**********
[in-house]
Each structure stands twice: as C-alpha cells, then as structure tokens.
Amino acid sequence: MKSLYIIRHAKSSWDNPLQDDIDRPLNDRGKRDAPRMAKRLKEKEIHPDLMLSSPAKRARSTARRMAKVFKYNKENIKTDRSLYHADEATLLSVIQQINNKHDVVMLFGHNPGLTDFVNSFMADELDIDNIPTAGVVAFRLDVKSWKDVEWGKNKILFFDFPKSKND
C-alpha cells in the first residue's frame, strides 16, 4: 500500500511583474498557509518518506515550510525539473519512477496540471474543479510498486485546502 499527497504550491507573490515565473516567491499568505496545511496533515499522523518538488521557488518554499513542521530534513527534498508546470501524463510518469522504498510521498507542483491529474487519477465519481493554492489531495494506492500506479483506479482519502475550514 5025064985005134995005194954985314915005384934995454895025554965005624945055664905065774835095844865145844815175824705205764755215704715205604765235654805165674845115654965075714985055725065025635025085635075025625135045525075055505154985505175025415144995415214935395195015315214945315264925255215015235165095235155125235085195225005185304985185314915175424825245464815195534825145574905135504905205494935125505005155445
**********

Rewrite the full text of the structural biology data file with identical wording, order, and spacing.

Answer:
[in-house]
Each structure stands twice: as C-alpha cells, then as structure tokens.
Amino acid sequence: MKSLYIIRHAKSSWDNPLQDDIDRPLNDRGKRDAPRMAKRLKEKEIHPDLMLSSPAKRARSTARRMAKVFKYNKENIKTDRSLYHADEATLLSVIQQINNKHDVVMLFGHNPGLTDFVNSFMADELDIDNIPTAGVVAFRLDVKSWKDVEWGKNKILFFDFPKSKND
C-alpha cells in the first residue's frame, strides 16, 4: 500500500511583474498557509518518506515550510525539473519512477496540471474543479510498486485546502 499527497504550491507573490515565473516567491499568505496545511496533515499522523518538488521557488518554499513542521530534513527534498508546470501524463510518469522504498510521498507542483491529474487519477465519481493554492489531495494506492500506479483506479482519502475550514 5025064985005134995005194954985314915005384934995454895025554965005624945055664905065774835095844865145844815175824705205764755215704715205604765235654805165674845115654965075714985055725065025635025085635075025625135045525075055505154985505175025415144995415214935395195015315214945315264925255215015235165095235155125235085195225005185304985185314915175424825245464815195534825145574905135504905205494935125505005155445